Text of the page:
Knowingly or unknowingly, employers engage in workplace practices that help tip the scales in favour of dismissed employees. In last week’s Metro, employment lawyer Daniel Lublin describes five common workplace blunders, which are reviewed below:
1. Paying only the minimum on dismissal
Assuming it will go without protest, employers often make a practice of offering the minimum. Read about a case*here* that explains why courts are critical of this approach.
Employers will often draft contracts that make it seem as though probationary periods and severance provisions are non-negotiable. This is not the case.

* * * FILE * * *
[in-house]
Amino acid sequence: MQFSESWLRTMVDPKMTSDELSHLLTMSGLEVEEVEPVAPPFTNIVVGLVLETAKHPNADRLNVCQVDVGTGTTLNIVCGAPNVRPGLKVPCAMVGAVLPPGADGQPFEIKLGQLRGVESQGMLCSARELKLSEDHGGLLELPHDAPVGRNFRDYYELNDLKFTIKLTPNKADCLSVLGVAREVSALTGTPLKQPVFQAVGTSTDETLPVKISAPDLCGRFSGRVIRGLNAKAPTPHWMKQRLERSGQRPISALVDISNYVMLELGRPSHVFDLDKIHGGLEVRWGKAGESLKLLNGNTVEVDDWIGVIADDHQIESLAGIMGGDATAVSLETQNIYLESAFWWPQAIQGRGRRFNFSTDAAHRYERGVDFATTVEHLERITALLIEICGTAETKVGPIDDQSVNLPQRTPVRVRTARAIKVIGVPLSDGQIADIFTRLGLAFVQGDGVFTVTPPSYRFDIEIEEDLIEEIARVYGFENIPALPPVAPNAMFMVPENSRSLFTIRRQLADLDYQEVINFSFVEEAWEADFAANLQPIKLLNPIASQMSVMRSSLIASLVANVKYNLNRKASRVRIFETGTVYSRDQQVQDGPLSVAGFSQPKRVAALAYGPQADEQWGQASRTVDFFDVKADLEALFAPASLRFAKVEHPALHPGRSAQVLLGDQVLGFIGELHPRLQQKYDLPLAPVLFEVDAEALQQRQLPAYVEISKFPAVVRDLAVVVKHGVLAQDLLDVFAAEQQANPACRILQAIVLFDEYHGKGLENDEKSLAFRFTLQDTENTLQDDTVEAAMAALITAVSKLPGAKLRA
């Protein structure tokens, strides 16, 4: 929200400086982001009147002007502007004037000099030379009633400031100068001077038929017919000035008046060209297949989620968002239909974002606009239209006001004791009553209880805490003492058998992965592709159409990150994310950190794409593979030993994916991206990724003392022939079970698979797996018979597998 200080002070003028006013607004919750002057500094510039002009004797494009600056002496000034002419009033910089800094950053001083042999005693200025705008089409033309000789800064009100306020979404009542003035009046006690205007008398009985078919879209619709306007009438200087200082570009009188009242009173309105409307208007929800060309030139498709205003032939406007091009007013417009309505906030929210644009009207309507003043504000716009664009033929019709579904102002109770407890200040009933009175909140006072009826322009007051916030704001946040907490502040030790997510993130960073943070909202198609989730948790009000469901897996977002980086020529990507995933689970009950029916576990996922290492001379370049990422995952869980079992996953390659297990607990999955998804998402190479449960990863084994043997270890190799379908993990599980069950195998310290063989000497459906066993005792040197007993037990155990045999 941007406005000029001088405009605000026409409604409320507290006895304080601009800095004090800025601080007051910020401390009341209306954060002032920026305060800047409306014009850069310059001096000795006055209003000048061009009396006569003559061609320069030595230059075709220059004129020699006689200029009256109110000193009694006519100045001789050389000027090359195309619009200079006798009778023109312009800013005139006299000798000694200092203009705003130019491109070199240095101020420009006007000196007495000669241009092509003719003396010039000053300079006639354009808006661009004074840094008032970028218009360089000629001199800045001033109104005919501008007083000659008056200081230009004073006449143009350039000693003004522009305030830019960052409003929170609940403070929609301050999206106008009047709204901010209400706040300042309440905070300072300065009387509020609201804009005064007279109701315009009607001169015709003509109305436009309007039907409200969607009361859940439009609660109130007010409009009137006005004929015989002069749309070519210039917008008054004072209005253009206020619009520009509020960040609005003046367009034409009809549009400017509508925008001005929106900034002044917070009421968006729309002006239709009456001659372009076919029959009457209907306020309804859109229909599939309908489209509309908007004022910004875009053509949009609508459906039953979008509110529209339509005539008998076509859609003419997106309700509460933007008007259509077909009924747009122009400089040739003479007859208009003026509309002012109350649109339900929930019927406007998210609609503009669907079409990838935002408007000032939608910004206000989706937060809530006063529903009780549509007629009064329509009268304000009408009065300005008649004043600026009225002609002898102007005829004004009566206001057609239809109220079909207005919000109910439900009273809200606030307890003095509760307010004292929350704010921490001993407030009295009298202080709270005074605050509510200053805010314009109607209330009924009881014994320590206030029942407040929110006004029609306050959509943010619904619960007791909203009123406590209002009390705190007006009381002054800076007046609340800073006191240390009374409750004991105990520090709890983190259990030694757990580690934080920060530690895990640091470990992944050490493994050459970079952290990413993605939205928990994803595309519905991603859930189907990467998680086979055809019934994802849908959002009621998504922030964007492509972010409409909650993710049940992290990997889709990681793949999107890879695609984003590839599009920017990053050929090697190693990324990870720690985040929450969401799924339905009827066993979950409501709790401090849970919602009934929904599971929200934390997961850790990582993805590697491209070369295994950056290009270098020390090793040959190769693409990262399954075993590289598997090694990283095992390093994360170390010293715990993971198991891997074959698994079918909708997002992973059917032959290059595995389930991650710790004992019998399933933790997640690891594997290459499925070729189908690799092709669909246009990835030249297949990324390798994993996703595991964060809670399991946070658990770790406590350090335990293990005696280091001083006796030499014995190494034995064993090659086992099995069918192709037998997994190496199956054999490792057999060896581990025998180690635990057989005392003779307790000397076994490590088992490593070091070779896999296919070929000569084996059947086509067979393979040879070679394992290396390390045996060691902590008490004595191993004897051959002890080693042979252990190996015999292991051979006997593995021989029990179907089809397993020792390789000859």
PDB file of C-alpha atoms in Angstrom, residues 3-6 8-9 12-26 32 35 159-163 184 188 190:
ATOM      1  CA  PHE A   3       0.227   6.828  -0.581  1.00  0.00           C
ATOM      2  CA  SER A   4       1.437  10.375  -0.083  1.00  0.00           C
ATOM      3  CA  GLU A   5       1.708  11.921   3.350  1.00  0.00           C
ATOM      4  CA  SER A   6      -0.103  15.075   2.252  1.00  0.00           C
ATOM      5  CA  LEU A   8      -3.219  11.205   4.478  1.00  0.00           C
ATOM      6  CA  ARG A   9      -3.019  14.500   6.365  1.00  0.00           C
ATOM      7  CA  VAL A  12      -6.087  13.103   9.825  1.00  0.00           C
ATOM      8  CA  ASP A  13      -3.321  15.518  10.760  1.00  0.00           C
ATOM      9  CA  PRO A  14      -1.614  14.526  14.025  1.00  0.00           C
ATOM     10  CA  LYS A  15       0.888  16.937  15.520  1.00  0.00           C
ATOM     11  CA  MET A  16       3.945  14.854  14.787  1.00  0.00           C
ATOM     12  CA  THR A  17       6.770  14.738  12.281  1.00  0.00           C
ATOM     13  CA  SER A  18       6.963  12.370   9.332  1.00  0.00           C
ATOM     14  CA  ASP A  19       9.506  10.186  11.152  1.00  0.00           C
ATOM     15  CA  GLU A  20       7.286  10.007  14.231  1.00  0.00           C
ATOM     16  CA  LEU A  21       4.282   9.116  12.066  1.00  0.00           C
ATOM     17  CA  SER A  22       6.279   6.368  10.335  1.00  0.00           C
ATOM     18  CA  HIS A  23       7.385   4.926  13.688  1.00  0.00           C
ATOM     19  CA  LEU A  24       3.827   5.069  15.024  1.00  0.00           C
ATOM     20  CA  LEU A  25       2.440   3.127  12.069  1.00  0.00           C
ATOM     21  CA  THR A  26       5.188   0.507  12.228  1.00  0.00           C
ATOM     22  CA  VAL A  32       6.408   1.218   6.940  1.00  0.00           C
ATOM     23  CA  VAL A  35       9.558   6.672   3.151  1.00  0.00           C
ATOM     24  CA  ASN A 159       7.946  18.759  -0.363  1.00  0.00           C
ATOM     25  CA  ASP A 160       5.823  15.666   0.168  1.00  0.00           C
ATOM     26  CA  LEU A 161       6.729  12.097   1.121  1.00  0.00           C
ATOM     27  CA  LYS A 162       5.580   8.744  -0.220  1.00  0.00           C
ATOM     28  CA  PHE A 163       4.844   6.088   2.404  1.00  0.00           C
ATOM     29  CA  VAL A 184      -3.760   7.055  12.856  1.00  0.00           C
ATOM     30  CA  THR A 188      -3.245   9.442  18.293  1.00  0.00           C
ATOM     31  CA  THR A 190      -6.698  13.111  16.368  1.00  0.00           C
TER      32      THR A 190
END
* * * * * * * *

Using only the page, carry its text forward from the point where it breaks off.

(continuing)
Employers may pressure an employee into leaving, but a true resignation must be voluntary. Lublin writes about the consequences of being unclear on the difference between a termination and a resignation *here*.
4. Workplace investigations:
“Ironically, employees caught lying during the investigation will give their employers cause for dismissal when their initial behavior did not. “ The captain of a BC Ferry ship found this out the hard way when he was questioned during an investigation into the ship’s sinking.
5. Not properly documenting discipline
In order to uphold dismissal, Lublin says that “courts require that progressive or corrective means should be used first”. Employment lawyer Cedric Lamarche offers some great ways to address poor conduct in an earlier entry that can be found *here*.
Being aware of these common misconceptions will help advise best practices for managers and HR staff – whereas turning the blind eye will likely lead to costly lawsuits. Contact Whitten and Lublin if you are curious about how your workplace practices and policies measure up.